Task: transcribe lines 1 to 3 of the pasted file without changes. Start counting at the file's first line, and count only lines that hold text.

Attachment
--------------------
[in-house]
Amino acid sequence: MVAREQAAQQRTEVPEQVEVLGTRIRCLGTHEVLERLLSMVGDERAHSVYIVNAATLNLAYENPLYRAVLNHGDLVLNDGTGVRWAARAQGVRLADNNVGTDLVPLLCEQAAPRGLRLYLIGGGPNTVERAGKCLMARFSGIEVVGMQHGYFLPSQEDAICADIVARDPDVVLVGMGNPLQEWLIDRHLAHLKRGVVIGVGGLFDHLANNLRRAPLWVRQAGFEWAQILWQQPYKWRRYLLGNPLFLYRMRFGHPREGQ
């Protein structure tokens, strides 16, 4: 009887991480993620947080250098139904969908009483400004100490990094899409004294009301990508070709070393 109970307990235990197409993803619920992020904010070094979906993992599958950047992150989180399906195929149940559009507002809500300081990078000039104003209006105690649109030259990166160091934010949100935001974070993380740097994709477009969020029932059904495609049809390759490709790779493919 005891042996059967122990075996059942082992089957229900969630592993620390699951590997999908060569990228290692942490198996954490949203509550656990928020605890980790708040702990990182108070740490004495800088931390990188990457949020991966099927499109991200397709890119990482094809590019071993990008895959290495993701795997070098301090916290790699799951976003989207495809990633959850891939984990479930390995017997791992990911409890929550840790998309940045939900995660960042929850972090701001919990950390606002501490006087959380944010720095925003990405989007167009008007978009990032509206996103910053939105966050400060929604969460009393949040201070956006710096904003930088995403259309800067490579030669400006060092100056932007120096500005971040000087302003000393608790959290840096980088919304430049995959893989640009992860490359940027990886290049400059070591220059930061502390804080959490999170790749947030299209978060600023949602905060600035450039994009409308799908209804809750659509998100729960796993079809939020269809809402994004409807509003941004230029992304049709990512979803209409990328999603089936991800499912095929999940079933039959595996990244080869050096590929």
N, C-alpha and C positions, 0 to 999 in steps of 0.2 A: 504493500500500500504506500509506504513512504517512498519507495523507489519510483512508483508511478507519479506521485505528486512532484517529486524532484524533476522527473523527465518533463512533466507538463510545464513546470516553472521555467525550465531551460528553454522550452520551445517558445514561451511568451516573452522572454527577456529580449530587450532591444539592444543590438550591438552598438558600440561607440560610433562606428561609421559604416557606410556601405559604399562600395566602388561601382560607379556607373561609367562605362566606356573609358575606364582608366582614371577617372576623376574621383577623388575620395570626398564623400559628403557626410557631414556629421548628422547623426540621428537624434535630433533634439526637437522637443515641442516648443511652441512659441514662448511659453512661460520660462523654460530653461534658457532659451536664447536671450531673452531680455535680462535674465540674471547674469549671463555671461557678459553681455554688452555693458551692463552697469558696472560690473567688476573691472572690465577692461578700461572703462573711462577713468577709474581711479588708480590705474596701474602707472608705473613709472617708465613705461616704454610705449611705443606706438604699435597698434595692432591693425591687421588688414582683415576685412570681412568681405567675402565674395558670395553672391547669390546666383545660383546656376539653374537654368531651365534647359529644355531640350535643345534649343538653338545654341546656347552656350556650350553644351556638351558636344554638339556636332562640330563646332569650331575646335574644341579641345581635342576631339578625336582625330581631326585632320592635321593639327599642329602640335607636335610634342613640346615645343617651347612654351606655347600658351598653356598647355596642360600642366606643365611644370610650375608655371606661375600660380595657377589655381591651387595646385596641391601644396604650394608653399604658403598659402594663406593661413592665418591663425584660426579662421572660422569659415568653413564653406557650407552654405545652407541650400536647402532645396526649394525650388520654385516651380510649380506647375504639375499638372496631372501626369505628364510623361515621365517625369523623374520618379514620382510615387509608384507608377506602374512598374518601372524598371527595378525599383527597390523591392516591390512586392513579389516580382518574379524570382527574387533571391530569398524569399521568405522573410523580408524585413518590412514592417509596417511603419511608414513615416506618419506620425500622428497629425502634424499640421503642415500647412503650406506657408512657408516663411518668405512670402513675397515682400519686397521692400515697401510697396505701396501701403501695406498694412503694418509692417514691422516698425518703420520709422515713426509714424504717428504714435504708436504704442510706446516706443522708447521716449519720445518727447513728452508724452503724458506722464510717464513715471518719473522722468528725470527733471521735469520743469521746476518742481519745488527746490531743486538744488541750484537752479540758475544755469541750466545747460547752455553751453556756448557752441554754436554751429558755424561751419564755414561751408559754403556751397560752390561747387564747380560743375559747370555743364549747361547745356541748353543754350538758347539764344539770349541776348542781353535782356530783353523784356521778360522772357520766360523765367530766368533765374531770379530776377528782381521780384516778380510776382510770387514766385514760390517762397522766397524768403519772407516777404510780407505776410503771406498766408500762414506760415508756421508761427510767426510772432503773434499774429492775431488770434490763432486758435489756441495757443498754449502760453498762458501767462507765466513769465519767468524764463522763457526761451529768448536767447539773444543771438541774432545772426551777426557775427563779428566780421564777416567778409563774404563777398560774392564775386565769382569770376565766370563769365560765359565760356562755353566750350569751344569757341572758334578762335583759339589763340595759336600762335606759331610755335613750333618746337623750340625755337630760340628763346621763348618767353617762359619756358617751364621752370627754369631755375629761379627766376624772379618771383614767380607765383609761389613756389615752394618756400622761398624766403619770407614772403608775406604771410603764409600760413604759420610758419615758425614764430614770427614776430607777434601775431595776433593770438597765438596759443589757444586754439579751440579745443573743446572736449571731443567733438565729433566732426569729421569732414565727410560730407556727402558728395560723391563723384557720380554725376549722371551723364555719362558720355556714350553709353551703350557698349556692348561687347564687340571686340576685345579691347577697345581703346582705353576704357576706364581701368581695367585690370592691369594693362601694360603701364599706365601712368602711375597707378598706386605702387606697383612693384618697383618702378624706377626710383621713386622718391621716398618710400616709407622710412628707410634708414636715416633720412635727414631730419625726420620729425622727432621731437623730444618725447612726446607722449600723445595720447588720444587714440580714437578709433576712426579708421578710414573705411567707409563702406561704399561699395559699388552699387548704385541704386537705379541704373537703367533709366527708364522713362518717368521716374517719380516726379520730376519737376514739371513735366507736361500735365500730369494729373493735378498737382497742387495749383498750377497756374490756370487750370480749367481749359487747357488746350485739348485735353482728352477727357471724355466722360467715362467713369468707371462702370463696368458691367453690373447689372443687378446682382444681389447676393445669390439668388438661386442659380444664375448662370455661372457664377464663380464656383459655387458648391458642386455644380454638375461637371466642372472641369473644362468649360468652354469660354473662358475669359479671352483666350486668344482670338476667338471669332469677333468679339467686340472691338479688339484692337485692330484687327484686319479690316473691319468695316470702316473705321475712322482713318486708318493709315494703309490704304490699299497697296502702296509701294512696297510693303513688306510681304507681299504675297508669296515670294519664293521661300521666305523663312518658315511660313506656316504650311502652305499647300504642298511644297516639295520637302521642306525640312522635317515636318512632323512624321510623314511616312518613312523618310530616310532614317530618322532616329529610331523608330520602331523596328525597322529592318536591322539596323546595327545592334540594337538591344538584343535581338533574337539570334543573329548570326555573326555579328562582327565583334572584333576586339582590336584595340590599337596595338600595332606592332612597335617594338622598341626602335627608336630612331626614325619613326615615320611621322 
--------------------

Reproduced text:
[in-house]
Amino acid sequence: MVAREQAAQQRTEVPEQVEVLGTRIRCLGTHEVLERLLSMVGDERAHSVYIVNAATLNLAYENPLYRAVLNHGDLVLNDGTGVRWAARAQGVRLADNNVGTDLVPLLCEQAAPRGLRLYLIGGGPNTVERAGKCLMARFSGIEVVGMQHGYFLPSQEDAICADIVARDPDVVLVGMGNPLQEWLIDRHLAHLKRGVVIGVGGLFDHLANNLRRAPLWVRQAGFEWAQILWQQPYKWRRYLLGNPLFLYRMRFGHPREGQ
């Protein structure tokens, strides 16, 4: 009887991480993620947080250098139904969908009483400004100490990094899409004294009301990508070709070393 109970307990235990197409993803619920992020904010070094979906993992599958950047992150989180399906195929149940559009507002809500300081990078000039104003209006105690649109030259990166160091934010949100935001974070993380740097994709477009969020029932059904495609049809390759490709790779493919 005891042996059967122990075996059942082992089957229900969630592993620390699951590997999908060569990228290692942490198996954490949203509550656990928020605890980790708040702990990182108070740490004495800088931390990188990457949020991966099927499109991200397709890119990482094809590019071993990008895959290495993701795997070098301090916290790699799951976003989207495809990633959850891939984990479930390995017997791992990911409890929550840790998309940045939900995660960042929850972090701001919990950390606002501490006087959380944010720095925003990405989007167009008007978009990032509206996103910053939105966050400060929604969460009393949040201070956006710096904003930088995403259309800067490579030669400006060092100056932007120096500005971040000087302003000393608790959290840096980088919304430049995959893989640009992860490359940027990886290049400059070591220059930061502390804080959490999170790749947030299209978060600023949602905060600035450039994009409308799908209804809750659509998100729960796993079809939020269809809402994004409807509003941004230029992304049709990512979803209409990328999603089936991800499912095929999940079933039959595996990244080869050096590929």